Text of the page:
A survey has found that young people spend nearly 40 hours every week using technology, four times more than they spend doing physical activity, advocacy group Cyber Angel’s Pick (CAP) said yesterday.
The group interviewed students ranging in age from third-graders to college seniors to determine trends and views on Internet usage among young Taiwanese.
The survey found that on a weekly basis, respondents on average used their cellphones for 25.91 hours, were online for 13.72 hours and watched television for 13.03 hours, CAP chief executive Huang Wei-wei (黃葳葳) said.
However, they only did physical activity for 11.64 hours, showing that tech usage is taking up time that could be spent on other activities, said Huang, who is a professor of communications at National Chengchi University.
Cellphone and Internet usage is also affecting young people’s outlook, she added.
Respondents reported feeling less capable of taking care of themselves, while anxiety about making mistakes and the future was common, she said.
As for external pressures, they felt unable to express differing opinions or meet their parents’ expectations, she said.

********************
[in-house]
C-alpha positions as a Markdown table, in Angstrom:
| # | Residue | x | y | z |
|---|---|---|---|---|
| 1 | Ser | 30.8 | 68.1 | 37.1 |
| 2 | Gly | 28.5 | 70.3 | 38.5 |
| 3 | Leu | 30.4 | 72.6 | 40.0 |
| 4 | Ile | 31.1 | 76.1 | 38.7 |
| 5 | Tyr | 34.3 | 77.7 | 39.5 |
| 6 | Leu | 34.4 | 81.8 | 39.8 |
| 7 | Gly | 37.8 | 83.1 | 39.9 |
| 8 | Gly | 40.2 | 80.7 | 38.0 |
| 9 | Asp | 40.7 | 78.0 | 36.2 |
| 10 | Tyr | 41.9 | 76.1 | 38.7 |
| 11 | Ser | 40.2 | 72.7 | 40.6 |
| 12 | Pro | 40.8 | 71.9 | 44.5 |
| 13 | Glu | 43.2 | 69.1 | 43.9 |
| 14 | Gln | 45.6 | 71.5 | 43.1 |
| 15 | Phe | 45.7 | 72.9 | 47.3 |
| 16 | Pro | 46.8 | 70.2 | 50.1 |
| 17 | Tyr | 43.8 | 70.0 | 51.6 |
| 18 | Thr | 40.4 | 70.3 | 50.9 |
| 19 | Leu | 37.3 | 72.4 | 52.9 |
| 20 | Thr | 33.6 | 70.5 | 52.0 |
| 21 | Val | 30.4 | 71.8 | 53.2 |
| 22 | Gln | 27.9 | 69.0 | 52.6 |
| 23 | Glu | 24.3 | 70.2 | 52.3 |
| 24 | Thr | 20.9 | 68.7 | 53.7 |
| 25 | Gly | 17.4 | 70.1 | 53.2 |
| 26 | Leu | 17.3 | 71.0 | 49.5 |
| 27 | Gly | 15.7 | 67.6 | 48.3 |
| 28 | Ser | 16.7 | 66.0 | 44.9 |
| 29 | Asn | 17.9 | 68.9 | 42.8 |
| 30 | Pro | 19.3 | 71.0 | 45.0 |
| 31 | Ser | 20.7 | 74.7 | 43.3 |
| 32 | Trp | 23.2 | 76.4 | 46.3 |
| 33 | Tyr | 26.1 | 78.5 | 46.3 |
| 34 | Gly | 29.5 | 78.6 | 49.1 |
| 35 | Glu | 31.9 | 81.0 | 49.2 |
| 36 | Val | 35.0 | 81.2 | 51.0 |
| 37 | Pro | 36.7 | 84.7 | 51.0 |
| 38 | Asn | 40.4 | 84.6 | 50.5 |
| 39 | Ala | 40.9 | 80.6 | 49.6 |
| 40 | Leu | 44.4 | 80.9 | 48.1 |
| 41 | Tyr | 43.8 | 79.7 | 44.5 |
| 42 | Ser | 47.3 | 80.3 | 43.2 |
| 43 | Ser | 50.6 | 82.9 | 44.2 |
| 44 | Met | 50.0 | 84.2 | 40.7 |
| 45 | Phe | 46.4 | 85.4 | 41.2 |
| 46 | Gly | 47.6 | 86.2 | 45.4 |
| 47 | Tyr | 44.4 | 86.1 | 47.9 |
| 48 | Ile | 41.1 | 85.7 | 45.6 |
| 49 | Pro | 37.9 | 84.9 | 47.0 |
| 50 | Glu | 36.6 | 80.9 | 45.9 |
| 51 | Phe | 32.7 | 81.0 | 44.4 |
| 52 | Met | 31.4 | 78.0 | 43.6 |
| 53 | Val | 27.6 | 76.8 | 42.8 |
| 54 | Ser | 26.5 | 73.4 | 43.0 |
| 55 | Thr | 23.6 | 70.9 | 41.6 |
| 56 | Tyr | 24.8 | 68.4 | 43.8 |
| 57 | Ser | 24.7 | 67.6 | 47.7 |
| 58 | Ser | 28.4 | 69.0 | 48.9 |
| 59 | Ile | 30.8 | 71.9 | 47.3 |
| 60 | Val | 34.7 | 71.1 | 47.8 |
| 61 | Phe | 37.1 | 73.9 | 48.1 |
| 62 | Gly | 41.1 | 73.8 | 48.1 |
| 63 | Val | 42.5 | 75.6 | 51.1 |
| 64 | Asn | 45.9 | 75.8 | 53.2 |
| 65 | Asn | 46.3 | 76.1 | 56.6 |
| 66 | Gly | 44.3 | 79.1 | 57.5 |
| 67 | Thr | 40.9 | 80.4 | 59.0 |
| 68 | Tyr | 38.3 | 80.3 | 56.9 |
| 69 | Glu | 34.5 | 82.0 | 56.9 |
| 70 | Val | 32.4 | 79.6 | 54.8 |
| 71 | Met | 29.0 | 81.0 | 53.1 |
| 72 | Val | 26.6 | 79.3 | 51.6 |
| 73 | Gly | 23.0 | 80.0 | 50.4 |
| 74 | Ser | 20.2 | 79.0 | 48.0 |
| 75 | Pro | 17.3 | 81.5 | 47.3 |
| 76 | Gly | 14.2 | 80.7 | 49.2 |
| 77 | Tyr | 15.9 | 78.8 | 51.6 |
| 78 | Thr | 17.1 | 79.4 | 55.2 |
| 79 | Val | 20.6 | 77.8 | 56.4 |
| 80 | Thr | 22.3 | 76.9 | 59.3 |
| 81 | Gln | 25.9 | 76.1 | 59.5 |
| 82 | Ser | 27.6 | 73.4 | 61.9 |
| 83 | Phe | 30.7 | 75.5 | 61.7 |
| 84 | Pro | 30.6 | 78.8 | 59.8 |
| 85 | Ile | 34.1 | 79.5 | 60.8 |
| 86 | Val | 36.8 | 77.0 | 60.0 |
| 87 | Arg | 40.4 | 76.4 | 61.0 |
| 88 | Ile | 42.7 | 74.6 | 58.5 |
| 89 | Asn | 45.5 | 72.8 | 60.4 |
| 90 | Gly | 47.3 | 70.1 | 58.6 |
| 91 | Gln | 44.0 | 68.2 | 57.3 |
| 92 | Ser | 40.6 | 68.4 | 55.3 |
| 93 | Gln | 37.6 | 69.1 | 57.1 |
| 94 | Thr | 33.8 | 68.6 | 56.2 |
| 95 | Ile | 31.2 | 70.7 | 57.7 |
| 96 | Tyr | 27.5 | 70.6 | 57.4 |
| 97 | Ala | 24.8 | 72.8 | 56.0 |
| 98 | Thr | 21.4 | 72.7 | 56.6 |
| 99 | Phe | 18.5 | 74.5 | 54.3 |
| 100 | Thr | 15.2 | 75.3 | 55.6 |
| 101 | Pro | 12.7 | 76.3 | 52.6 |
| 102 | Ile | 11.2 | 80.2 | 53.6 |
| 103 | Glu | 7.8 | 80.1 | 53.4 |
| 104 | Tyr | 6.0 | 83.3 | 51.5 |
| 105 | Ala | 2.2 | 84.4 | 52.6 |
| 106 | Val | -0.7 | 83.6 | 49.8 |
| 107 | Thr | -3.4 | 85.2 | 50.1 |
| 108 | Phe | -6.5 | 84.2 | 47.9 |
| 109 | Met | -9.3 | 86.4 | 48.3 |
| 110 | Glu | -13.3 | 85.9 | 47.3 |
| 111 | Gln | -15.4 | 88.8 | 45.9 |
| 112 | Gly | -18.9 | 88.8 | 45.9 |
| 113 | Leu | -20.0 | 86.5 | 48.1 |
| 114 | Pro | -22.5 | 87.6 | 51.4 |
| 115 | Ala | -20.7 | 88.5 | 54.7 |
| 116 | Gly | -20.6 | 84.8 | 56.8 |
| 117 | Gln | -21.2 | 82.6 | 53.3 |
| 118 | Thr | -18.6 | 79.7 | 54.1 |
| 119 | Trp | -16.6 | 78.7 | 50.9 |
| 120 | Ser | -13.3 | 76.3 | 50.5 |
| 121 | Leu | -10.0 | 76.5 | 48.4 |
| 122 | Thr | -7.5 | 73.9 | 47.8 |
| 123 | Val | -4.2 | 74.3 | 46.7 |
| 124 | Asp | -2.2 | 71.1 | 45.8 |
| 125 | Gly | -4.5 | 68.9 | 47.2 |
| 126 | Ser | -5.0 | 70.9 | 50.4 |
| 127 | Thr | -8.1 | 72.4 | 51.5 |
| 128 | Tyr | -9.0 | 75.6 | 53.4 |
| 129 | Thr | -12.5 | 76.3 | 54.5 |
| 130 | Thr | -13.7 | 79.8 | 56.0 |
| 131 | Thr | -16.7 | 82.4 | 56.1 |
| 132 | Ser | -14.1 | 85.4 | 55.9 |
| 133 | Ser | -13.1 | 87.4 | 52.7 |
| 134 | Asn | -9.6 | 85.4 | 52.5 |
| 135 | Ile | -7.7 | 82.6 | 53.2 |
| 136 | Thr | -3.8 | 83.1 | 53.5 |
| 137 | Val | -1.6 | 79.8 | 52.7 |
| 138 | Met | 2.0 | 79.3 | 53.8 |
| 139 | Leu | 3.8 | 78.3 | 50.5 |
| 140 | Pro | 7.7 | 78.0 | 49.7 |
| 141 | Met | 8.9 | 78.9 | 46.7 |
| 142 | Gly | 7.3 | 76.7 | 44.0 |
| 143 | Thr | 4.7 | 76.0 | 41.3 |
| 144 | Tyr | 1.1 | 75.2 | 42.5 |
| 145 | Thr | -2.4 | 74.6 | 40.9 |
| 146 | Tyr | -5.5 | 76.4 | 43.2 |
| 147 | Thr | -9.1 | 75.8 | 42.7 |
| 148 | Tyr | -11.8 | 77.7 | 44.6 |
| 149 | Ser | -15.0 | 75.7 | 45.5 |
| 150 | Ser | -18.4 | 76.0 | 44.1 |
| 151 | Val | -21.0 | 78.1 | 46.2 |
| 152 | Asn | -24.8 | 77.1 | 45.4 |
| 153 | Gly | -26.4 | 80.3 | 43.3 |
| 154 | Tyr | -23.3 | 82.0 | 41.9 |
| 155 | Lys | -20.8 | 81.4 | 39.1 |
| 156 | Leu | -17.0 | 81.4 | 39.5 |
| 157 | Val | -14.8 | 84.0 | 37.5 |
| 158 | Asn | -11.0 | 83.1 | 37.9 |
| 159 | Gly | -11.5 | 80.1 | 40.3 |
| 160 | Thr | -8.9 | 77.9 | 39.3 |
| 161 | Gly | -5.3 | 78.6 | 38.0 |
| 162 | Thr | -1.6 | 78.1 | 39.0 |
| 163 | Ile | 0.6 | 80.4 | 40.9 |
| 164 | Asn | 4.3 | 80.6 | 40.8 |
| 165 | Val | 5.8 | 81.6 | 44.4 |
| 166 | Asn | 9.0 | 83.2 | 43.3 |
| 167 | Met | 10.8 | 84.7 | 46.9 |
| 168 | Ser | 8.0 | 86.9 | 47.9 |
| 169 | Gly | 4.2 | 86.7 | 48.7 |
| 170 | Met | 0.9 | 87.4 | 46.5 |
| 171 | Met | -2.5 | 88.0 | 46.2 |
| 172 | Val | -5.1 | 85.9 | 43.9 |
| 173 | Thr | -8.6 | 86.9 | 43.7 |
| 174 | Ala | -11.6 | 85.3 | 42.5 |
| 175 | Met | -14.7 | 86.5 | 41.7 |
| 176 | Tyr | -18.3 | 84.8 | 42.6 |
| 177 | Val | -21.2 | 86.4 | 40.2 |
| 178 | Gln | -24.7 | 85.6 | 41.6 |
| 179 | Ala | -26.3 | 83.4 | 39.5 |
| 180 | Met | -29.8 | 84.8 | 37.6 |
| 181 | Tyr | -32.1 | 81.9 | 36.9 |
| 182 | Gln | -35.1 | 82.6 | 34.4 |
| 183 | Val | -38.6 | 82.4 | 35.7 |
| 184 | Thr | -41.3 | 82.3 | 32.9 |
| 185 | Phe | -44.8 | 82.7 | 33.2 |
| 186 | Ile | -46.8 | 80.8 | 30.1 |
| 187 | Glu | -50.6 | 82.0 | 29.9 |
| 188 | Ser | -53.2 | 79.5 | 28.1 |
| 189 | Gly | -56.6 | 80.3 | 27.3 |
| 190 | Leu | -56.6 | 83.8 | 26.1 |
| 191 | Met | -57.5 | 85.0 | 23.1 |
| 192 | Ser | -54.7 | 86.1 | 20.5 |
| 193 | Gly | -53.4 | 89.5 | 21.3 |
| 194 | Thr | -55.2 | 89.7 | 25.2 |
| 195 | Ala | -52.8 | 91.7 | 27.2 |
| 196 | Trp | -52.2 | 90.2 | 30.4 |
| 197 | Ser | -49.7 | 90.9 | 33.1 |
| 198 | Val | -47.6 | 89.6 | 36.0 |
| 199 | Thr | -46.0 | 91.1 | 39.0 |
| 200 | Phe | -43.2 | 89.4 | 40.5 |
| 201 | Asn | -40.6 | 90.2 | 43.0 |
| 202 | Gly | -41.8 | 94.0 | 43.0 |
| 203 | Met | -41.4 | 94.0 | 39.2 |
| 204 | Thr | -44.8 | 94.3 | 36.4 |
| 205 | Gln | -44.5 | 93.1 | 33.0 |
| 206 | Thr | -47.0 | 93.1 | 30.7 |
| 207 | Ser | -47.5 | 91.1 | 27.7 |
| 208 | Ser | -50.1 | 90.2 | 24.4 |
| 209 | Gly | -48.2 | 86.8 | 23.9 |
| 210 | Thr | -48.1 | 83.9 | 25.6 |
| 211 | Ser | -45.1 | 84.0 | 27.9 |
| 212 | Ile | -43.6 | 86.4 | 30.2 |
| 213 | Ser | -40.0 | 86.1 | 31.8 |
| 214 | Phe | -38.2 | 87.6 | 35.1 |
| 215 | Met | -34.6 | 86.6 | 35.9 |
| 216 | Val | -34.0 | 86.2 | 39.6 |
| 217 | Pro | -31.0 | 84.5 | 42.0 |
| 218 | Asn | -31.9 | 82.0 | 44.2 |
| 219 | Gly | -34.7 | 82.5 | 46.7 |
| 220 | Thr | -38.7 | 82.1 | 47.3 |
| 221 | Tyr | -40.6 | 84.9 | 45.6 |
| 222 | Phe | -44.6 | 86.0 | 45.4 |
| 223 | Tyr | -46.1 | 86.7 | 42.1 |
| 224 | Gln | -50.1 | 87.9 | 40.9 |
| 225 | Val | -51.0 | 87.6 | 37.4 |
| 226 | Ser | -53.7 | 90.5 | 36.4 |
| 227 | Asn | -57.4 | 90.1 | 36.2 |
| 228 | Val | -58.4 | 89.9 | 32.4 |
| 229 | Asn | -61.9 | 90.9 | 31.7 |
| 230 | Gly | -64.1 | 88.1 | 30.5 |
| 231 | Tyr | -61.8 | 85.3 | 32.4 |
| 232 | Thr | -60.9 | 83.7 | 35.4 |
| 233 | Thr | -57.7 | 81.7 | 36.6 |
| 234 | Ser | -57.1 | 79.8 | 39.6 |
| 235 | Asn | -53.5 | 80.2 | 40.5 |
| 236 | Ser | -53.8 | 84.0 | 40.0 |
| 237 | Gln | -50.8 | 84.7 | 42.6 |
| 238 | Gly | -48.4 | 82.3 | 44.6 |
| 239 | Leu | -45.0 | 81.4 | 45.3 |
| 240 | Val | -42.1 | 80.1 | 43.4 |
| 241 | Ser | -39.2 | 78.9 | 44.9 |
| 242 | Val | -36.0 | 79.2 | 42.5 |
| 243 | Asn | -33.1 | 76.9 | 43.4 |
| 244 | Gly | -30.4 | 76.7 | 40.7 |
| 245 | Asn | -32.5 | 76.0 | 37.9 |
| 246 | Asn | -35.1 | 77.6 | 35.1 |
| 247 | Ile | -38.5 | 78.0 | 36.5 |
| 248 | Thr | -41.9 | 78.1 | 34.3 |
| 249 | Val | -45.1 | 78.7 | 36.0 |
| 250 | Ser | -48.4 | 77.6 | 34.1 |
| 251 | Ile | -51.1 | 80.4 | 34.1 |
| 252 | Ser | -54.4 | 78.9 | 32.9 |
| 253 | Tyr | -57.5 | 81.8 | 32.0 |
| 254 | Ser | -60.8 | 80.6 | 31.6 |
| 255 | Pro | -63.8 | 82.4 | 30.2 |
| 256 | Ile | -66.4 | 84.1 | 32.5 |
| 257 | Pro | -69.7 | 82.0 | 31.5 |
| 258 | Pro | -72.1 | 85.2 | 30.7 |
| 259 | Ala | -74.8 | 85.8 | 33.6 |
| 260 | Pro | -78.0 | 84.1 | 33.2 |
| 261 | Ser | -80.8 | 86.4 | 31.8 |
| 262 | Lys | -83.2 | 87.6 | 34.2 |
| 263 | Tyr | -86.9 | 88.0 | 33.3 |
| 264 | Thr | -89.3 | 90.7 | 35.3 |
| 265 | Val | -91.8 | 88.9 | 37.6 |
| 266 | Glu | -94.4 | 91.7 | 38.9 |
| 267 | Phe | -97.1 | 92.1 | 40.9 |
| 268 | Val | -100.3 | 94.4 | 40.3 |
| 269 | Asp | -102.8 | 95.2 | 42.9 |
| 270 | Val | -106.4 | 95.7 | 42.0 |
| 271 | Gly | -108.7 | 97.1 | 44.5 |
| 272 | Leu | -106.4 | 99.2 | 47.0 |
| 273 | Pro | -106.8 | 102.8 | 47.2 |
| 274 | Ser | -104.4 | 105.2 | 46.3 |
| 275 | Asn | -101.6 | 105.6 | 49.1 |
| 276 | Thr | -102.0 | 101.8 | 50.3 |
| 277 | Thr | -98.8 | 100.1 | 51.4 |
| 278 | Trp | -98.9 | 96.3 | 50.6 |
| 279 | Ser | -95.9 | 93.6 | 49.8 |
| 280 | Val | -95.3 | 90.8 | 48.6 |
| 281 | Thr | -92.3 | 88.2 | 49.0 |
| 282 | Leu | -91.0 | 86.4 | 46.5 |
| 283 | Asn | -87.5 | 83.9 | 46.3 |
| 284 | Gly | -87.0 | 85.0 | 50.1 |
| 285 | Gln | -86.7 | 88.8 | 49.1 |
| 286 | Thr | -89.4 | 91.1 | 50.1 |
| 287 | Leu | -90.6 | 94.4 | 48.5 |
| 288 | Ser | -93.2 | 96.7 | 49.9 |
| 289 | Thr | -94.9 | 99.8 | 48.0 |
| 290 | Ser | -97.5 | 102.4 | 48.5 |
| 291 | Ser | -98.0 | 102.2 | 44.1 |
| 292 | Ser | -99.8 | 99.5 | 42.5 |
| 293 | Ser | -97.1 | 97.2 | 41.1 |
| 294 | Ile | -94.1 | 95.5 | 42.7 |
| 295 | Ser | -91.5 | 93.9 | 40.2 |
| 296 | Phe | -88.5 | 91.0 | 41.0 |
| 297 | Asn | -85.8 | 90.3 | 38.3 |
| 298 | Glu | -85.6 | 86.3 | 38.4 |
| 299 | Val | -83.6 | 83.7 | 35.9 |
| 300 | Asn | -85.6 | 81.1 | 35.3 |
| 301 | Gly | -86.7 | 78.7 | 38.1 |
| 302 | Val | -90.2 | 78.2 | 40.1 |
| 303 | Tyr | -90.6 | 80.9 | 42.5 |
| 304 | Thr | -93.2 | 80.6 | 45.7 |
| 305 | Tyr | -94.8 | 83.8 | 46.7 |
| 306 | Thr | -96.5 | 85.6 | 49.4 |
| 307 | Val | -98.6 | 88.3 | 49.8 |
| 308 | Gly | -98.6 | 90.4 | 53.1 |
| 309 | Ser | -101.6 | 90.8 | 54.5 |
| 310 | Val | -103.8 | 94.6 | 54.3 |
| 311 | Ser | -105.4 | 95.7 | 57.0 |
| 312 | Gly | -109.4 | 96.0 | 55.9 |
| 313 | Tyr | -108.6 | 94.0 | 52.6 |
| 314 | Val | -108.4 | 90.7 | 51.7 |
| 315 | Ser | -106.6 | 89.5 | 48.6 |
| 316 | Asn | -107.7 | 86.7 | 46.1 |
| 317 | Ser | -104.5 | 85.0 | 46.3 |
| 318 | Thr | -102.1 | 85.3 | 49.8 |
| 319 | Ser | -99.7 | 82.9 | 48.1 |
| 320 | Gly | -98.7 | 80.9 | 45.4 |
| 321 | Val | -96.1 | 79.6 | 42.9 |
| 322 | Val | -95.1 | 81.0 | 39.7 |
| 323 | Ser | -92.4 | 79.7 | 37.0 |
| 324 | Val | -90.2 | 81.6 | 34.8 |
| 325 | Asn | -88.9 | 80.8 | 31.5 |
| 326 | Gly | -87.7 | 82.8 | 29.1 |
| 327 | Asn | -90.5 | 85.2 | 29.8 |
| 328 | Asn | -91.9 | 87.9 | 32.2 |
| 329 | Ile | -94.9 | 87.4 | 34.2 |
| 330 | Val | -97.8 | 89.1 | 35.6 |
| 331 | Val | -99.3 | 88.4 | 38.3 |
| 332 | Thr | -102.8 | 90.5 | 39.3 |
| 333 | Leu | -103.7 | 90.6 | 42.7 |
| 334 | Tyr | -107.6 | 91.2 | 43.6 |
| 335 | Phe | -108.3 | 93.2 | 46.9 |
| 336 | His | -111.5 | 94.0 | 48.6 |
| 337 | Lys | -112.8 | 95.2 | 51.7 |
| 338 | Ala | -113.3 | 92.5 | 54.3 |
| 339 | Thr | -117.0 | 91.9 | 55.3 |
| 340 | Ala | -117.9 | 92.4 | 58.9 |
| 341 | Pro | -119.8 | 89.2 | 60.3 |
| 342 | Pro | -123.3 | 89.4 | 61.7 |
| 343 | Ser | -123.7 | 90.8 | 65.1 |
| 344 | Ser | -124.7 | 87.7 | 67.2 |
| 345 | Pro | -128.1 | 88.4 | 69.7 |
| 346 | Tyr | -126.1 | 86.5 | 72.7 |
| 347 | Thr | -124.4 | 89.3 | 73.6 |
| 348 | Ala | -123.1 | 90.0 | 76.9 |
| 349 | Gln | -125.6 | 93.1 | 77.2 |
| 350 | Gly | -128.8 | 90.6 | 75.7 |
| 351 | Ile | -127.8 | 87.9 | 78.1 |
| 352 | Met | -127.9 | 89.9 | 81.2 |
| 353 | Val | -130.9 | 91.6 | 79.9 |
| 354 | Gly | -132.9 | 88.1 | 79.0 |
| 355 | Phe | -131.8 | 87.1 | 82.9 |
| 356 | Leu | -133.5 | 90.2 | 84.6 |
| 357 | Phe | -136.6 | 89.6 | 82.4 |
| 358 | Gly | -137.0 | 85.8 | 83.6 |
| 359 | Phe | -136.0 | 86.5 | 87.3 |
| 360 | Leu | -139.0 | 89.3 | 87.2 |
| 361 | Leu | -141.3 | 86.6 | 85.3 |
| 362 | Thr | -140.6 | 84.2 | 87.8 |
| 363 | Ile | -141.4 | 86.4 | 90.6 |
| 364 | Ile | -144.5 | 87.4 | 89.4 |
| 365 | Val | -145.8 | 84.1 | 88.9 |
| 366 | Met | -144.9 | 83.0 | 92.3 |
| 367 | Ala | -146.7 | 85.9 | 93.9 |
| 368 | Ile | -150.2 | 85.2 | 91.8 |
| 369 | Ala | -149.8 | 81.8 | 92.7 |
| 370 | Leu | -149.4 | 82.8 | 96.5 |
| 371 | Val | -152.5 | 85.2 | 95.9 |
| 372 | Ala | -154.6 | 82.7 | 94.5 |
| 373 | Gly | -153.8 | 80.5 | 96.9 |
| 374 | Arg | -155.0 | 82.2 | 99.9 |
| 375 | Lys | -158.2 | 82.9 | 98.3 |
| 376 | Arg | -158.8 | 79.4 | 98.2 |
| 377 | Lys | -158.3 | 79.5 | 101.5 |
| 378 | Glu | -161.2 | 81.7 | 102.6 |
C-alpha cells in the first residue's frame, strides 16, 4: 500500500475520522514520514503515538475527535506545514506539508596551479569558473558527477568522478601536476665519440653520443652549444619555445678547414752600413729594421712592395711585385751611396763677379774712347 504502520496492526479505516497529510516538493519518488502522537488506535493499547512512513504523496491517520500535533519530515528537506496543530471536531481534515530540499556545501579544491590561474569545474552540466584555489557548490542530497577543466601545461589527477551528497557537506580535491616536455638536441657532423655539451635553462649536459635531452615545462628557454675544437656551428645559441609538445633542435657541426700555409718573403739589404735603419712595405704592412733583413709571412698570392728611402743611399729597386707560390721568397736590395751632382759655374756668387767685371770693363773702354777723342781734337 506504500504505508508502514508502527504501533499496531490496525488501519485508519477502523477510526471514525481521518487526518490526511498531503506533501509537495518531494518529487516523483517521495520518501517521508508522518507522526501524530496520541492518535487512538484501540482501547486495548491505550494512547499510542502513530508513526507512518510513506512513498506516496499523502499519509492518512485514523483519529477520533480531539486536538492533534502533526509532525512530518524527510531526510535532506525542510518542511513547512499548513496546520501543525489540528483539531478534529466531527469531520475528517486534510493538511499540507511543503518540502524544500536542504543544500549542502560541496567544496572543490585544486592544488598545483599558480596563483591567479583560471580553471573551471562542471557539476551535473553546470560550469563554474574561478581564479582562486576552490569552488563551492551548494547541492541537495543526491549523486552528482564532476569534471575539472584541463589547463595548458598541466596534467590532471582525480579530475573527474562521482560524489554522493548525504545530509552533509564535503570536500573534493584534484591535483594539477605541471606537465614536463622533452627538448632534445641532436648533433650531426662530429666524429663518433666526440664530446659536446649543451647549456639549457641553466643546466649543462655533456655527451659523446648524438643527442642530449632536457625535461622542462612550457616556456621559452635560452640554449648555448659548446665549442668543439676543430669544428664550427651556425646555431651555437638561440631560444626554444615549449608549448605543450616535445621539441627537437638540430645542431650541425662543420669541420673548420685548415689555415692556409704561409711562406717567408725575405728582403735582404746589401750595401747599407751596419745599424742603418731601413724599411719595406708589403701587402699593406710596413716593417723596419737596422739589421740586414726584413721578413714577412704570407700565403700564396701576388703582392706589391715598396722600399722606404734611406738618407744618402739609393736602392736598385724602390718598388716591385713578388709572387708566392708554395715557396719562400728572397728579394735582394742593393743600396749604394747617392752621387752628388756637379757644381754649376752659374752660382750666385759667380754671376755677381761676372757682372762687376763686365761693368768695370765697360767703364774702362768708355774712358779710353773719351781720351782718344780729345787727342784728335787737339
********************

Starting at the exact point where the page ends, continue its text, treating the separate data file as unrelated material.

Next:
They also believed school rules to be unreasonable and that appearance is more important than health, Huang added.
As tech use has increased, young people have become less likely to seek help from others, and are less likely to help those around them, Huang said.
Participation in school clubs and teams has also declined, she said.
Parents need to be aware of their child’s technology habits, as interpersonal relationships can suffer as a result of increased tech use, she said.
However, technology has the potential to expand a user’s worldview when it is used to learn more about an interesting, multifaceted topic, rather than passively absorbing whatever algorithms choose to show, Huang said.
Use of technology should follow the mnemonic “CHECK”: choice, home, examination, change and knowledge, she said.
Choice means carefully choosing platforms with which to share your location, while home means protecting the privacy of yourself and your family, for example thinking twice before posting photographs of your child, she said.
Examination means thinking critically about the content of a post, keeping in mind that pictures are not always true, while change involves security, for example regularly changing passwords, she said.
Knowledge means keeping up to date about issues related to Internet security, she said.
CAP held an award ceremony yesterday for the 14 winners of its photography competition, which was designed to encourage young people to be more mindful about their use of technology.
The competition was aimed at helping young people pay more attention to their surroundings by keeping a record through photographs and location tagging.
CAP organized the competition with Hanshin Department Store and Hi-Lai Foods, and more than 1,000 entries were received.
The winning photographs are on display at Hi-Lai Harbour in the SOGO Tianmu store until Jan. 28.
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